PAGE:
7. The usual suspects

See panel below.

8. The CML conditions

Always bear in mind, and get familiar with, the CML conditions, or the particular version attached to your loan instructions. All the variations in section [7] are bound to be reported to the lender, and that is best done as soon as the information is received. If you leave it until the time of reporting on title and drawing down funds, you are unlikely to get the all clear in time to meet the proposed settlement date, if at all.

It is not enough that a loan on the “top line” price is backed by a valuation from a reputable firm. LDU experience is that a surprising number of solicitors have been willing to draw down funds in breach of half a dozen CML requirements, by not disclosing a prior transaction within six months, or a relationship pre-existing between buyer and seller, or a discount more than 5%, or part of the price passing direct, or a recent transaction reflecting on value.

Most importantly (remembering that the lender is also your client), anything that a reputable solicitor would think their client should know should be reported, whether spelt out in the rules or not. Apart from the liability under civil law for breach of the warranties in the loan conditions, it is misconduct to mislead your client. The SSDT, on a 1989 prosecution over a disguised discount, also adverted to the impact on the public registers of solicitors feeding in what is essentially bogus information about the true price, thereby skewing the information upon which statisticians and all sorts of other people rely for assessing the economic reality of the property market.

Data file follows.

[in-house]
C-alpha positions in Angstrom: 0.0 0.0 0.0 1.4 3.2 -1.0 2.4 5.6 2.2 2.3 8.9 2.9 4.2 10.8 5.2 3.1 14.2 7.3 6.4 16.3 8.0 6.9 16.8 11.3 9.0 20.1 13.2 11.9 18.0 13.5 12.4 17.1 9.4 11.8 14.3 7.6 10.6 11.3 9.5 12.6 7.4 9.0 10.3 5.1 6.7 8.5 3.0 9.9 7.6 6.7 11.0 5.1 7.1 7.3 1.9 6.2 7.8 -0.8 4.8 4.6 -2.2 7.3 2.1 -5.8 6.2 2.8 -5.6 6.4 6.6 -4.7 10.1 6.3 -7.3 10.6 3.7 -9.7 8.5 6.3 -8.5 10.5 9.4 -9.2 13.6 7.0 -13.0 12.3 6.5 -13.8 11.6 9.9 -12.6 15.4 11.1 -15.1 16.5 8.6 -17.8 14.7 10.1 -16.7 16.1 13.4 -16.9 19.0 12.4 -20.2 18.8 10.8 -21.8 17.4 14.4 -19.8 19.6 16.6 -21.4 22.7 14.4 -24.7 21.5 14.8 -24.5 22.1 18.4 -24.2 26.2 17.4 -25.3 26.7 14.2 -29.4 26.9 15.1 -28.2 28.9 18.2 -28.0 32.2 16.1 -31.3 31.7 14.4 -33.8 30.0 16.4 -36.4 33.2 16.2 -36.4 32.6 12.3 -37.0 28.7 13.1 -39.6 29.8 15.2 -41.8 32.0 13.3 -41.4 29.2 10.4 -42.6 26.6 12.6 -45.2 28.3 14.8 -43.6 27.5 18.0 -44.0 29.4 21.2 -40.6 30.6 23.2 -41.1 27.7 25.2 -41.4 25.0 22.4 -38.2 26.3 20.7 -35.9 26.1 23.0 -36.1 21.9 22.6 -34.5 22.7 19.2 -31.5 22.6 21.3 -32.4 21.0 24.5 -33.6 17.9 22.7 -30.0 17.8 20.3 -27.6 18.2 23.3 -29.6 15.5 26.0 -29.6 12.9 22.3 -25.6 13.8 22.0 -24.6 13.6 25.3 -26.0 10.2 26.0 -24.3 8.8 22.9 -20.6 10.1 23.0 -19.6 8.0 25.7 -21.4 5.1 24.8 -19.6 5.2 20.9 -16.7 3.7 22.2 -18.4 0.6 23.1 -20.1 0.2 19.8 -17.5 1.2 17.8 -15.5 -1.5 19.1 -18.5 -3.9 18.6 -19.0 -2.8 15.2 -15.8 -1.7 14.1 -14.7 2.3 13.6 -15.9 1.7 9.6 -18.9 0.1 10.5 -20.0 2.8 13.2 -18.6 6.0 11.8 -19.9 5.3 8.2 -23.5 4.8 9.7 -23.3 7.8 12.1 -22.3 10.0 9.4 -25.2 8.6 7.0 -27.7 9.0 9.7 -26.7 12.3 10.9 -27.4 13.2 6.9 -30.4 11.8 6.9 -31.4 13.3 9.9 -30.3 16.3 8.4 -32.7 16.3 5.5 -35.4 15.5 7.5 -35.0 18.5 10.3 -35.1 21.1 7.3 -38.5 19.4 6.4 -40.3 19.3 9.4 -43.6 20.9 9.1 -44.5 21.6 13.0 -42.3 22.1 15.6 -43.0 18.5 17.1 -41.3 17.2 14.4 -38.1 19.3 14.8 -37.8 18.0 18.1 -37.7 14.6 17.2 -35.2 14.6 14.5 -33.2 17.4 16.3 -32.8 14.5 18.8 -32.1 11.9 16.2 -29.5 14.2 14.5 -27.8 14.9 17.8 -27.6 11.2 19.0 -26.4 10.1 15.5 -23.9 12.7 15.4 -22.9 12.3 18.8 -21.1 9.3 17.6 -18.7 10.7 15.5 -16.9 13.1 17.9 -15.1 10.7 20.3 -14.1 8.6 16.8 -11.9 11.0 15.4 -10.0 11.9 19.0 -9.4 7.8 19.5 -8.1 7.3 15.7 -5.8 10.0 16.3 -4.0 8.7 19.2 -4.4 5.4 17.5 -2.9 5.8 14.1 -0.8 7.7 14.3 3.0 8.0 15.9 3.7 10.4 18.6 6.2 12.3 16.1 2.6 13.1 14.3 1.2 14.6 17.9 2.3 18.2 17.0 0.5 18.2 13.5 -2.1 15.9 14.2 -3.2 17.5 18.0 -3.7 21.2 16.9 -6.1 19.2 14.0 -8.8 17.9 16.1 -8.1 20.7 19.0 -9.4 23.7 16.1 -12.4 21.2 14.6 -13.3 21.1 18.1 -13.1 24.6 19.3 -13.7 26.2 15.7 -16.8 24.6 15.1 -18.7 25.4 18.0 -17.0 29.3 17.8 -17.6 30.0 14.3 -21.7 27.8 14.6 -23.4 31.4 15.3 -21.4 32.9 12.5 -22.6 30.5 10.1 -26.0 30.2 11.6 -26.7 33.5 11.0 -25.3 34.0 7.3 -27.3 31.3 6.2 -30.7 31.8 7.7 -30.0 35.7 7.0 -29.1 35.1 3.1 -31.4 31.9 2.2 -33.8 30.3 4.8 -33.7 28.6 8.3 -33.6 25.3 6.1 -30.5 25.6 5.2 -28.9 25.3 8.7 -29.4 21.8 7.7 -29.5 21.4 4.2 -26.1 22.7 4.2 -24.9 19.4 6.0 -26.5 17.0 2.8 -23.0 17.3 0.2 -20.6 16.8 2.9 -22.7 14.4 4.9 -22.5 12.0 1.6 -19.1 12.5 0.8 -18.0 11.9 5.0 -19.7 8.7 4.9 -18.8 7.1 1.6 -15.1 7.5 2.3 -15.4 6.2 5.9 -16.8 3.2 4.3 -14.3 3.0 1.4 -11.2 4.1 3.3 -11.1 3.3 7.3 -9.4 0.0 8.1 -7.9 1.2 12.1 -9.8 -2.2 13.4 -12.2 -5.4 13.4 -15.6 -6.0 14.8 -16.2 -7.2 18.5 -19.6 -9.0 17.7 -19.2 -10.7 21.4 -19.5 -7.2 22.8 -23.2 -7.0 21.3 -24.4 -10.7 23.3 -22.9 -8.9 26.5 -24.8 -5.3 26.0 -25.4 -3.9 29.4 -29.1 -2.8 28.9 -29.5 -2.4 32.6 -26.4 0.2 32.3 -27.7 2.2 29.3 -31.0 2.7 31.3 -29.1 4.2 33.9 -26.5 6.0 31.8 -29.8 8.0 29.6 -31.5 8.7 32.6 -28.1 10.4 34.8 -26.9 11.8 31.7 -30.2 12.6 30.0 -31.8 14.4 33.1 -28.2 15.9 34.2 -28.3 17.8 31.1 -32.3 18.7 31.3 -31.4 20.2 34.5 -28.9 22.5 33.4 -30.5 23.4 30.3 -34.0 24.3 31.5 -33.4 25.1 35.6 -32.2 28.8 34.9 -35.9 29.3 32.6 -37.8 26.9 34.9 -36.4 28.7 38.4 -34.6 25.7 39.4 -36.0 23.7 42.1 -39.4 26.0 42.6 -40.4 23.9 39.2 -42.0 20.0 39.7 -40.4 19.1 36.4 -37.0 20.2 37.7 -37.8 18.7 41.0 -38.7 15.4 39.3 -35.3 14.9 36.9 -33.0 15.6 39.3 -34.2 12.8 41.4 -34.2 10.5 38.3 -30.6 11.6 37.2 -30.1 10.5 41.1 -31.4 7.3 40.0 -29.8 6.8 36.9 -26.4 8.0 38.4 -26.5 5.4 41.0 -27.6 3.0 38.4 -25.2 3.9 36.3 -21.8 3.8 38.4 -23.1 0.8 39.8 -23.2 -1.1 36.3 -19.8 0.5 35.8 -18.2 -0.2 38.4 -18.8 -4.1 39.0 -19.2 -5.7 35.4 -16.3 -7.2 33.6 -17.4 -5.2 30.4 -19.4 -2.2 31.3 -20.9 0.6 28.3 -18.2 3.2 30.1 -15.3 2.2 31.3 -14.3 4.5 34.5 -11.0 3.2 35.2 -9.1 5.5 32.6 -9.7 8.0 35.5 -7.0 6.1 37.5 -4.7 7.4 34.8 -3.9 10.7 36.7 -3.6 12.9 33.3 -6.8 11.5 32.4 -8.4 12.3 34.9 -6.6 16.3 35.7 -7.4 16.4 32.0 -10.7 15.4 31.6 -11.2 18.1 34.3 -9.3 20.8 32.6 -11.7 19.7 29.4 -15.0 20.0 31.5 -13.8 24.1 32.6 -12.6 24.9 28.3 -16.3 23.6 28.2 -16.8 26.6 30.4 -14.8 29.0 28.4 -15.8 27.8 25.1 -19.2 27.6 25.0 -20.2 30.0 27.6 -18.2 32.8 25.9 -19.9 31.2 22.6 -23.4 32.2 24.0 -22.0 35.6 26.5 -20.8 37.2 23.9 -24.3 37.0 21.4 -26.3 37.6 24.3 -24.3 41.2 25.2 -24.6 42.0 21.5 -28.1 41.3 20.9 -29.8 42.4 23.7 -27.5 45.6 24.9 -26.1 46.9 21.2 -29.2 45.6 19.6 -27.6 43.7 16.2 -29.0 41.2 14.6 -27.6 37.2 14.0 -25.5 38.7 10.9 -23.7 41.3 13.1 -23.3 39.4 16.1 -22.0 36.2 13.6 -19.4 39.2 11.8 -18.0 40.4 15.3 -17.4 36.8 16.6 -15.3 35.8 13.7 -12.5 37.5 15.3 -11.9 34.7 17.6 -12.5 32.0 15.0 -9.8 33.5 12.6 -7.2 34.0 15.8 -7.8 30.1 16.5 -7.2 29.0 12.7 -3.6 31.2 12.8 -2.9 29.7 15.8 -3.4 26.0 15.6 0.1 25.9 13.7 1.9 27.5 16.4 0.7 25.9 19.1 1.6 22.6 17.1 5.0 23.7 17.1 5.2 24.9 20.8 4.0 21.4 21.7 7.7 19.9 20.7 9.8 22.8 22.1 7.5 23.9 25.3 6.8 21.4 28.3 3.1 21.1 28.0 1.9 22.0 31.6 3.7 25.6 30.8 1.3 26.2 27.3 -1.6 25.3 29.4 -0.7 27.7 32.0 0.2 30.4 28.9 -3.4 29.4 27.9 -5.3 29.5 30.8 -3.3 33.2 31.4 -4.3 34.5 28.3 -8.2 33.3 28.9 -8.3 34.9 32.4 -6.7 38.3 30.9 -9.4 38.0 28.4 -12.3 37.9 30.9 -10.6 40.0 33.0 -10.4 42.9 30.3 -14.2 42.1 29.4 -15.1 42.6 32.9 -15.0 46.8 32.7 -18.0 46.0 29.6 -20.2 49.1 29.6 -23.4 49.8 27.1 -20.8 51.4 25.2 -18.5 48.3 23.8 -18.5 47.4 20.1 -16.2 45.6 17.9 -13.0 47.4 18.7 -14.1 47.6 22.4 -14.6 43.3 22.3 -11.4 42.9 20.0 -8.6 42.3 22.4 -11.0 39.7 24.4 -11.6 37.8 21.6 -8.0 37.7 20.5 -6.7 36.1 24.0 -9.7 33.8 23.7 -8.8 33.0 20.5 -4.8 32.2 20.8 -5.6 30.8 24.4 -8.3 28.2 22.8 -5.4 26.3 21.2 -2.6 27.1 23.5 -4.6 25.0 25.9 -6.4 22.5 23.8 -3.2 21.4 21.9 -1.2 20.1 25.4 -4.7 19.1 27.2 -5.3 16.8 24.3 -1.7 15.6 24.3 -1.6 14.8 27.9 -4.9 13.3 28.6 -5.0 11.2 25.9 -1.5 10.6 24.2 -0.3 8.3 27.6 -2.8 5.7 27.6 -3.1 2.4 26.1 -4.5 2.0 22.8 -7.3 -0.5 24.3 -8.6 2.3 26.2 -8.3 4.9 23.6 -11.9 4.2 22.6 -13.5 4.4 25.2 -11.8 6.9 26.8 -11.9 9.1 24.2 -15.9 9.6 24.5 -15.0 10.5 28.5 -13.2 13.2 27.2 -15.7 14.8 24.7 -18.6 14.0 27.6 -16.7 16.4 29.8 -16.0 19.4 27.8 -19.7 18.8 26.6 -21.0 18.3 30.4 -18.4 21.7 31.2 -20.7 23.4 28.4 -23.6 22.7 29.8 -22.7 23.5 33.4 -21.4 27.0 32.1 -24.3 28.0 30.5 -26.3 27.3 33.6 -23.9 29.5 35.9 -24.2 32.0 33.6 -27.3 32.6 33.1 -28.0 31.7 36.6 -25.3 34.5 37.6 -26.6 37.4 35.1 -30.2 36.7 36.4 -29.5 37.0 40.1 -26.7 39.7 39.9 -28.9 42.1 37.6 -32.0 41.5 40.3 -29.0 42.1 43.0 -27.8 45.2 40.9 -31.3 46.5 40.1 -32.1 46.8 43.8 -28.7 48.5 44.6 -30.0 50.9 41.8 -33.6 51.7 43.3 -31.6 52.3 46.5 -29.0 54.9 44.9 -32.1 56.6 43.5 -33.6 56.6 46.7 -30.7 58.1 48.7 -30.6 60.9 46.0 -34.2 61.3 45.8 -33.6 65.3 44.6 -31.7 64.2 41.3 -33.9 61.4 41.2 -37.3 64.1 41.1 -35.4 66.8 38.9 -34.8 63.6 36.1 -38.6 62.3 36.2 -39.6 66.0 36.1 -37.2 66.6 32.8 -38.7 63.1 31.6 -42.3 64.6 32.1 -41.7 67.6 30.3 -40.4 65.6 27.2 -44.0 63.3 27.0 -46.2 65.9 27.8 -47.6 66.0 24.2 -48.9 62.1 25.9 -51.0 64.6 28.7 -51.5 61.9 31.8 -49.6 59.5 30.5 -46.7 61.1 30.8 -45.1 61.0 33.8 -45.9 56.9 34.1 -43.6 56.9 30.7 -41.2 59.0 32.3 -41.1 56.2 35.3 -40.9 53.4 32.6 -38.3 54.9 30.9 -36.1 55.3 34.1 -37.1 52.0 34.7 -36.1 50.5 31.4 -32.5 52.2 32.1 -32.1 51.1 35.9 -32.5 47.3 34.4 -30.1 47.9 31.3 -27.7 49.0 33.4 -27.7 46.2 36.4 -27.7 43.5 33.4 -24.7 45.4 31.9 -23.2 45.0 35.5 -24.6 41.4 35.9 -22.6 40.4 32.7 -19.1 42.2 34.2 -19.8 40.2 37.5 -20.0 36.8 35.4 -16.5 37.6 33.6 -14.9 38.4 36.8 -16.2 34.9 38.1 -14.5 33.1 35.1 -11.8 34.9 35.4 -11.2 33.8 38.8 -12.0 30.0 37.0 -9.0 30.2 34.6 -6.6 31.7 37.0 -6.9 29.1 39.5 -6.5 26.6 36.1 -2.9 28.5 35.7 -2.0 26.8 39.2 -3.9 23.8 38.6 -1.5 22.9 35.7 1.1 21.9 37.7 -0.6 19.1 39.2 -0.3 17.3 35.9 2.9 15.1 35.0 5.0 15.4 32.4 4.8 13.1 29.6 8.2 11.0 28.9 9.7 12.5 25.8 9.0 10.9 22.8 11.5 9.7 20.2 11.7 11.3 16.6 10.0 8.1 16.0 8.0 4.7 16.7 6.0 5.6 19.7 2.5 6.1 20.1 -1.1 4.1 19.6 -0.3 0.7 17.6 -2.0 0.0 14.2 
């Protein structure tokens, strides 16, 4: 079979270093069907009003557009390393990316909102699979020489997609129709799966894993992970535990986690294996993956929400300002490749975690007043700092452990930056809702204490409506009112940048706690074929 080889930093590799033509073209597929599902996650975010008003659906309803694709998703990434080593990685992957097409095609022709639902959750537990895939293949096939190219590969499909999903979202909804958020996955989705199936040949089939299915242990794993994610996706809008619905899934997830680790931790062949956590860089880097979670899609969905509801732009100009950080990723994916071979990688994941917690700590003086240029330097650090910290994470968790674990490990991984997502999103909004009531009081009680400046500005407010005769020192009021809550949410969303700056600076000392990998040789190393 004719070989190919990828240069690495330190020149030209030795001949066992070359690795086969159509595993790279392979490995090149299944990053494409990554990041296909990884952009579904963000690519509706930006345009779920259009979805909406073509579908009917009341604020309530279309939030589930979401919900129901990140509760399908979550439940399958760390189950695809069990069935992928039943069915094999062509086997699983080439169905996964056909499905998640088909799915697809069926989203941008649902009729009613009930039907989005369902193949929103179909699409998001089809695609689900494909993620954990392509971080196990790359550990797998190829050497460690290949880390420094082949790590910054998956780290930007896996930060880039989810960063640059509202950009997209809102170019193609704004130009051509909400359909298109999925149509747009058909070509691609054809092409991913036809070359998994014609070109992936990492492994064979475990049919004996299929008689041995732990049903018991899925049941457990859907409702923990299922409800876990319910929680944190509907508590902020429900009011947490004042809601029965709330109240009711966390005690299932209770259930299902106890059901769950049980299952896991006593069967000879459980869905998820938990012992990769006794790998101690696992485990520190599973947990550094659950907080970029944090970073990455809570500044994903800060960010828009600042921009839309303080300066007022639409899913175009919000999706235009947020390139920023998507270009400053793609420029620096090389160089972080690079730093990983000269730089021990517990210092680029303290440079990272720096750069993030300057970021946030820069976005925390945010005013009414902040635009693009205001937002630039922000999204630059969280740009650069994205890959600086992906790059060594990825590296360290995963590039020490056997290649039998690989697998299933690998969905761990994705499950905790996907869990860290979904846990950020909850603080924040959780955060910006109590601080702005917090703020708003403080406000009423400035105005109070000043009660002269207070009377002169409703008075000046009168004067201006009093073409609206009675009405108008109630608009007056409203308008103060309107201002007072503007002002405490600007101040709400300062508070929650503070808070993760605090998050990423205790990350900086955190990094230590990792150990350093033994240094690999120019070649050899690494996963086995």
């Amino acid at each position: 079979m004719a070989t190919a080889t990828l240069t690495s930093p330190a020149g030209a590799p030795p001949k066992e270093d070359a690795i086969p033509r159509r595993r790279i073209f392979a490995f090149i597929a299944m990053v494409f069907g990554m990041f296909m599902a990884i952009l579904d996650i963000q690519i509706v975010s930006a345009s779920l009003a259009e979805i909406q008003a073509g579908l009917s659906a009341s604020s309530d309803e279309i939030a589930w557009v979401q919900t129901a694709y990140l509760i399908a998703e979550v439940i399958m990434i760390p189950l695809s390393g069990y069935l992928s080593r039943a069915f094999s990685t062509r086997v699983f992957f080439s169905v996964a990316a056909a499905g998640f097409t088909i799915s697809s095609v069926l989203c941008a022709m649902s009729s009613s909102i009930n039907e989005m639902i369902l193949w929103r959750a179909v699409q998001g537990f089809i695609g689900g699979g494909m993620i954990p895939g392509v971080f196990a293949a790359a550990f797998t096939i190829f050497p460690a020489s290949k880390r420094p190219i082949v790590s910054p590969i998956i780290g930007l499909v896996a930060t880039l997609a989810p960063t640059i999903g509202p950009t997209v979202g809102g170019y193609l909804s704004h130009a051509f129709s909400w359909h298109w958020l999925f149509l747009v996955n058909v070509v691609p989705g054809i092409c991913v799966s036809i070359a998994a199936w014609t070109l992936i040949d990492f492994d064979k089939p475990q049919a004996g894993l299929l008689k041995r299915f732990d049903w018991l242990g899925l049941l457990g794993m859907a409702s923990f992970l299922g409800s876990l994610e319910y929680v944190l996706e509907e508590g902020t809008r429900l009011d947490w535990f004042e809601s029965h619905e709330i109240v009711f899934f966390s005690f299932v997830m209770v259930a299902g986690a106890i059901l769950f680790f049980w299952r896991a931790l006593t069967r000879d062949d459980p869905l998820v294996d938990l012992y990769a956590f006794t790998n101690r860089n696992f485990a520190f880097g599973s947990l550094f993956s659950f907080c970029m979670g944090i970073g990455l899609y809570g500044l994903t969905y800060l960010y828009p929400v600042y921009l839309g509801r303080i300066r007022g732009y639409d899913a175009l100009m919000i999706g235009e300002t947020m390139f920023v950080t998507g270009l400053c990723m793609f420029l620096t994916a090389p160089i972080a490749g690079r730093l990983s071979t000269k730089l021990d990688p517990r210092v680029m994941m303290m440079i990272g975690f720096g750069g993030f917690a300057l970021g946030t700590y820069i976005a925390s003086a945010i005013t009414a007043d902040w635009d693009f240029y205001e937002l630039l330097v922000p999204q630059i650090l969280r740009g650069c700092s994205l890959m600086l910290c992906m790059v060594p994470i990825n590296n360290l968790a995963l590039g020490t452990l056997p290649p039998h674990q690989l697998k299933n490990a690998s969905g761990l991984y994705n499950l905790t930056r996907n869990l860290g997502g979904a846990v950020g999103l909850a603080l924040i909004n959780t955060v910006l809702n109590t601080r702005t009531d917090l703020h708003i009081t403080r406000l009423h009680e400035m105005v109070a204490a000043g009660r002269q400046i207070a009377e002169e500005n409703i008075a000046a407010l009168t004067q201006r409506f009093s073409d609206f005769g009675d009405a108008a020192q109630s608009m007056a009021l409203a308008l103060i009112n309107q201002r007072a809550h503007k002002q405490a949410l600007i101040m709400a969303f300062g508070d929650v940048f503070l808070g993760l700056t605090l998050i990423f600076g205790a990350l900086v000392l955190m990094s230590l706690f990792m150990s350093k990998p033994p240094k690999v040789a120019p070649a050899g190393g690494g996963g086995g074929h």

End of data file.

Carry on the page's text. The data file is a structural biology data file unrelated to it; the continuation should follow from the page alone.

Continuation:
Silence is not consent. Also, bear in mind that if you pick up something needing a report to the lender when monitoring a transaction, you may encounter silence or only a neutral acknowledgment from the lender. Reminder phone calls may only lead you into a call centre maze, but the CML conditions are quite specific to the effect that you still do not have authority to use the loan funds. That can cause havoc with entry imminent, but the decision to act and use the funds will only bring the whole problem down on your head, instead of where it belongs which is somewhere between the client and the agent, dealer or broker who put in that loan application with which you were never involved.